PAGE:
Flights to Puerto Vallarta, Mexico, from Seattle and other West Coast cities were canceled Friday and Saturday as Hurricane Patricia slammed into Mexico’s central Pacific coast.
Alaska Airlines said it had canceled all of its flights to and from Puerto Vallarta and Manzanilla ahead of the hurricane, the strongest ever recorded in the Western Hemisphere. Alaska has one flight daily from Seattle to Puerto Vallarta and one back.
American Airlines, United, Delta and Southwest also canceled flights, as did Canadian and Mexican carriers, according to data from FlightAware.com.
Alaska spokesperson Halley Knigge told KUOW that the airline hoped that if the airports were operational, empty jets could be sent to bring passengers home. Knigge said one empty flight went to Puerto Vallarta early Friday before the storm hit and came back to the U.S. full.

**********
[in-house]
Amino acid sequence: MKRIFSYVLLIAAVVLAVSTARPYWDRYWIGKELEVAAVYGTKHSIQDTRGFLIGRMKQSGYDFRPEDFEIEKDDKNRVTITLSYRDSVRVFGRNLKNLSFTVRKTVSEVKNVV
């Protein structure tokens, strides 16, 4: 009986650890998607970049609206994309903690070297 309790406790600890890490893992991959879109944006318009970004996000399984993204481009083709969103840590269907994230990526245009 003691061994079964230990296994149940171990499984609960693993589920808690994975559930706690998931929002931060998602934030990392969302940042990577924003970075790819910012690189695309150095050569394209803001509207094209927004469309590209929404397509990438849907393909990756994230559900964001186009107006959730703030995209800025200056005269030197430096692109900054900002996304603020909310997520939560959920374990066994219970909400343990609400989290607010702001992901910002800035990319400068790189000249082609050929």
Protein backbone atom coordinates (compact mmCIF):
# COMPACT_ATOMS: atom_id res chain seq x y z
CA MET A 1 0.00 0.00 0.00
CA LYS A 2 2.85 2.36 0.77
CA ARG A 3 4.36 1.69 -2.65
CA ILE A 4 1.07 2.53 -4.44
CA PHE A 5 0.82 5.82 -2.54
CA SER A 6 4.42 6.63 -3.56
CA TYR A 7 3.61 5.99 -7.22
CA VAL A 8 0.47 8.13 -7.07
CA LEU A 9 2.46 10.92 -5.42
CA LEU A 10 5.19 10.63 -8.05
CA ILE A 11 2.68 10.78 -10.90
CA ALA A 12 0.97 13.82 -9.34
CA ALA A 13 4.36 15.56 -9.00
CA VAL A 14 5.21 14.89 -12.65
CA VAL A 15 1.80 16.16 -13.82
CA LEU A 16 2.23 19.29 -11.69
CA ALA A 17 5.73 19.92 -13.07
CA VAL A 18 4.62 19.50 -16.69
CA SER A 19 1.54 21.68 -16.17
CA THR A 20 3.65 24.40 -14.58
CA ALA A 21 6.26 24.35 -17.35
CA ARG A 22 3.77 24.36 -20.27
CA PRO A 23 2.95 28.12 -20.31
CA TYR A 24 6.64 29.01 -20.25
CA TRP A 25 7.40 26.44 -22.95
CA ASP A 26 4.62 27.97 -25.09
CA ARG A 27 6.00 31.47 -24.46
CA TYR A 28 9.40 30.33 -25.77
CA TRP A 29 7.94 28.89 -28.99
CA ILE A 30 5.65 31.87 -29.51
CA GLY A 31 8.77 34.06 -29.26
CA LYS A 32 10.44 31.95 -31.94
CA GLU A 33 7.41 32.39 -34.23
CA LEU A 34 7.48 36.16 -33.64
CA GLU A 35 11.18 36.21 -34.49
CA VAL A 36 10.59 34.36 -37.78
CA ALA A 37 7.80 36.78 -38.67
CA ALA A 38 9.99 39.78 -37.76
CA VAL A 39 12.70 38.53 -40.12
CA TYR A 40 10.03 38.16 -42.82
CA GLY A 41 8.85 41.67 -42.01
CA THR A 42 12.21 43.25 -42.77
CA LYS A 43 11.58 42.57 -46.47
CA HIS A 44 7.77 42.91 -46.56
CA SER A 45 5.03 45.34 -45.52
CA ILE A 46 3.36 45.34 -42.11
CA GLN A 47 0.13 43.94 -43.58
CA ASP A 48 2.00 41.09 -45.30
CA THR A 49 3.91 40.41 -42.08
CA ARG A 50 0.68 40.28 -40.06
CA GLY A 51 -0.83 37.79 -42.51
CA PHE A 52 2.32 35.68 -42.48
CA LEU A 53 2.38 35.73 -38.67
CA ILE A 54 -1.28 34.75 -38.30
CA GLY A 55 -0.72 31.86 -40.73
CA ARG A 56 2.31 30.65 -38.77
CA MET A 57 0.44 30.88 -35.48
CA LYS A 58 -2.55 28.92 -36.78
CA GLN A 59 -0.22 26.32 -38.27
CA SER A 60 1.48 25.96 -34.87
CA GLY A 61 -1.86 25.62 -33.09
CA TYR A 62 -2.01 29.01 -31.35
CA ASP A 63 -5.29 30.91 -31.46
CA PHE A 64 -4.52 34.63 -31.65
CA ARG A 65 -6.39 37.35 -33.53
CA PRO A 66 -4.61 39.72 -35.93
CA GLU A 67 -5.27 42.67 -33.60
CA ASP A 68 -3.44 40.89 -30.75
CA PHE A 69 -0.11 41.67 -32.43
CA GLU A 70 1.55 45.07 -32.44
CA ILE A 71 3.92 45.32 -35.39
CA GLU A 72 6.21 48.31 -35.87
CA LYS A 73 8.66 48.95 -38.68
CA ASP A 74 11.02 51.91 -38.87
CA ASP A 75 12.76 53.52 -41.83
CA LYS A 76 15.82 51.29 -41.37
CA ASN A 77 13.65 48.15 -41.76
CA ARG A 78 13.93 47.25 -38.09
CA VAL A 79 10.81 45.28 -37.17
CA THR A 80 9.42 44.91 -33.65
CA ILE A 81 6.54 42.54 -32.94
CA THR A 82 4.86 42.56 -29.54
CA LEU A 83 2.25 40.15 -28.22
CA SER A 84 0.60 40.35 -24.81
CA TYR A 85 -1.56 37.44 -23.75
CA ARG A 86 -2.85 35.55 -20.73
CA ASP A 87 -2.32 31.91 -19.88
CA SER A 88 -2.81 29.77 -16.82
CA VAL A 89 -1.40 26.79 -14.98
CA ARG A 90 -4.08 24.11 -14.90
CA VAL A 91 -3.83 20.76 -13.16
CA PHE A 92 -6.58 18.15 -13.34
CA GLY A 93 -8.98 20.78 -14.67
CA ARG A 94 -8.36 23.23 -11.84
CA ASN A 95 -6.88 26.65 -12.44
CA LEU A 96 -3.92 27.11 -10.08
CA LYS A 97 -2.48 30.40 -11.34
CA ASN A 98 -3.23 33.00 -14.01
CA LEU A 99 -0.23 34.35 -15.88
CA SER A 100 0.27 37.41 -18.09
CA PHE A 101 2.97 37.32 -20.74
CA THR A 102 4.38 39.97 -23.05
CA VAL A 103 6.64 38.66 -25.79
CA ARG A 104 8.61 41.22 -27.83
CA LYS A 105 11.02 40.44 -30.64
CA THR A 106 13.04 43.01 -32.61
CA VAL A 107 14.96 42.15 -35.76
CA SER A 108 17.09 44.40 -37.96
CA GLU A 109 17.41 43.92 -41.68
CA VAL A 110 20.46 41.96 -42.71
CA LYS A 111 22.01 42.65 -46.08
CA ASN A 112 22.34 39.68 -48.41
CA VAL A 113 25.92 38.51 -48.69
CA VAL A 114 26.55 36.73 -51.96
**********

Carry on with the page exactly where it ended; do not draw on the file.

She said passengers who booked for Puerto Vallarta between Oct. 22 and Oct. 26 can get a refund or reschedule.
Alaska has about 50 employees in the storm region and has offered to put them up in hotels if they are evacuated, she said.
Patricia's eye made landfall Friday evening south of Puerto Vallarta with winds of about 165 mph, the U.S. National Hurricane Center said. That was down from a peak of 200 mph -- the highest wind speed ever recorded for a Western Hemisphere hurricane.
But the hurricane center said that a NOAA weather station in Chamela-Cuixmala, Mexico, recorded sustained winds of 185 mph with a gust to 211 mph. The center said those numbers were unofficial.
Early Saturday, Patricia was well inland and heading north toward Texas, which was bracing for heavy rain.
NPR reports on how Patricia's strength compares to Super Typhoon Haiyan:
Some have compared this to Super Typhoon Haiyan, which struck the Philippines in 2013. There are some important distinctions between those two storms. Haiyan's winds (either 174 mph or 196 mph, depending on which estimate is used) were estimated using satellite observations. Patricia's winds are confirmed by U.S. Hurricane Hunter aircraft that flew into the storm and measured the actual winds and atmospheric pressure.
— Scott Kelly (@StationCDRKelly) October 23, 2015